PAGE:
In the Torah, when a person is found murdered outside of the city and the perpetrator is unknown, the elders of the community are required to make a declaration that “our hands have not spilled this blood” (Deuteronomy 21, verses 1-9). The notion that these sage leaders are under suspicion is almost absurd. The 16th century commentator The Maharal of Prague explains that the murder might not have happened had the victim been escorted, that when we accompany a stranger along his way, G-d affords us all an extra measure of protection. True leadership means taking responsibility when evil happens and taking steps to prevent reoccurrence; in this case, showing the way and providing extra care for the other.

After two days of Rosh Hashanah, the Jewish New Year, we celebrate a Fast Day, Tzom Gedaliah. The refraining from eating and drinking is neither a diet after two days of feasting, nor preparation for Yom Kippur. After the Babylonian King Nebuchadnezzar conquered Jerusalem and burned the First Temple, he appointed a Jew, Gedaliah, as governor of the new province of Judah. Yishmael ben Netaniah, for political reasons, assassinated Gedaliah. Over 2,000 years later, we remember with fasting and introspection. Of all the righteous murdered throughout Jewish history, why do we focus on this event and why during a time of personal tshuva, reflection and return?

I believe the answer is that, as with the unattended victim, there is communal responsibility that is integral to the process of internal reflection, correction of sin, which is a precondition to preventing future evil; in this case, acts of violence.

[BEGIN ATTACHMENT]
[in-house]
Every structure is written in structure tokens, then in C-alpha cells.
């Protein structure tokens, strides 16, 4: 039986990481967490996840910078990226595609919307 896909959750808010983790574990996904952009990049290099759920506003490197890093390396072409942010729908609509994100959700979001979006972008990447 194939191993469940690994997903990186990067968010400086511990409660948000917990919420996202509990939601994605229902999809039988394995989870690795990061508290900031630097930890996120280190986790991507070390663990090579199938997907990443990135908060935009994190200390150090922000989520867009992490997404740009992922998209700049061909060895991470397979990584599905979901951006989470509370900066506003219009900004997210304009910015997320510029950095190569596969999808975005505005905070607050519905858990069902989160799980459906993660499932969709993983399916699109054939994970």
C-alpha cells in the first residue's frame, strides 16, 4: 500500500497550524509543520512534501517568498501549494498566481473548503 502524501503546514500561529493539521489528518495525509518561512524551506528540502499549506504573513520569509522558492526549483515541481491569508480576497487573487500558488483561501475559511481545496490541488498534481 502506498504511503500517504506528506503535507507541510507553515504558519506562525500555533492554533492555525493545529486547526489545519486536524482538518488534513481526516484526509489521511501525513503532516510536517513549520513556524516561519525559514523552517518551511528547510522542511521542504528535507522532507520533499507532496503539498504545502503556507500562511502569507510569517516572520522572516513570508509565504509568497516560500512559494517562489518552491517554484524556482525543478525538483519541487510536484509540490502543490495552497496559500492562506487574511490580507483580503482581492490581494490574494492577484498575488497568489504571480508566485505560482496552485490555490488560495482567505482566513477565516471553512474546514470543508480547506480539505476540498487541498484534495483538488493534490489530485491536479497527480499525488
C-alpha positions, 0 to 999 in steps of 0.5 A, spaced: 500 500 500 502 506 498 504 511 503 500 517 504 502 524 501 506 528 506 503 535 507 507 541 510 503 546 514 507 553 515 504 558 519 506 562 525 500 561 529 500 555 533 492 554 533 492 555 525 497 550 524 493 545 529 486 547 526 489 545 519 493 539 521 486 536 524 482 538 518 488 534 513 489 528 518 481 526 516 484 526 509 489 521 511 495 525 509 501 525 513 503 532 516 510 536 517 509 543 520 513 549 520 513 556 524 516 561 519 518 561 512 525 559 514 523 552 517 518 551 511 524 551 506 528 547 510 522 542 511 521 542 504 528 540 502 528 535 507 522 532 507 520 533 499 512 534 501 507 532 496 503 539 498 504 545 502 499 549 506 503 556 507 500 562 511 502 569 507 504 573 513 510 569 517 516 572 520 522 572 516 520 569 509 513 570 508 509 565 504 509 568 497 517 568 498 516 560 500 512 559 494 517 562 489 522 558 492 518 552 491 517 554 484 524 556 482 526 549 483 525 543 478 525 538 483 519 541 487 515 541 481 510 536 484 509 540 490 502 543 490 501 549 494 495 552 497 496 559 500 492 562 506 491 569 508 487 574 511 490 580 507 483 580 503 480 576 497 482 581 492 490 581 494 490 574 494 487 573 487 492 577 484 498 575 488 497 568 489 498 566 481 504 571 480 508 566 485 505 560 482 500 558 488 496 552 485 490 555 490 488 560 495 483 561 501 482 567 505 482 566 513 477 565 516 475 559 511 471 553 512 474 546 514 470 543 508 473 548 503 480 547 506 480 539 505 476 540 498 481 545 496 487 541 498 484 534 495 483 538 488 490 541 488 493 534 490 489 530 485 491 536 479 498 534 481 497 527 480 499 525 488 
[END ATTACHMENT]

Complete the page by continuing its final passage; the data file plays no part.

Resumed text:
On November 5, 1995, Prime Minister Yitzhak Rabin was assassinated by a Jew. In the aftermath of the Oslo Accords, Israel was polarized left and right, with extreme threats, Jew against Jew, with words that should never be spoken. At the time, the assassin, Yigal Amir, and the political right camp that nurtured him were blamed. But, over time, a different response evolved because we as a nation were ashamed. The tone of public discourse that once incited hatred and violence across Israeli society was toned down and turned toward tolerance and understanding.

In America, Martin Luther King, Jr. Day and Presidents Day celebrate birthdays with public holidays. In Judaism, we mark the yahrtzeit, the day a person dies. In Hebrew, yahrtzeit is a yom hazikaron, remembrance day. The 12th of Marchesvan, the Hebrew date of Rabin’s assassination, is Yom Hazikaron le-Yitzhak Rabin. On it, we as a country remember his life, but also reflect on the cause of his death and, in its aftermath, our communal responsibility to make Israel a more civil and compassionate society. The Jewish ideal is, as stated in the Talmud, “All Israel is responsible for one another” (Tractate Shavuot 39a).

Dr. Beverly Gribetz, principal of the Tehilla – Evelina de Rothschild public high school for girls in Jerusalem, describes the observance of the day and the message:

“For the last few years we have hosted a panel discussion which has emphasized listening to different points of view - either in the political or religious sphere. We invite women in public life so that the girls can see role models who hold significant positions and who can argue an opinion while listening respectfully to ‘the other’.”

I am not so naïve as to reduce the solution to the complex problem of gun violence to talking respectfully. But, it’s a start for all of us, beginning with our leaders, to feel shame and take responsibility. We need to create and practice a common language of compassion; to really listen and give a voice to the other, particularly our children.

Rabbi Yehoshua Looks is COO of Ayeka, a teacher and a freelance consultant to non-profit organizations.
 

AFP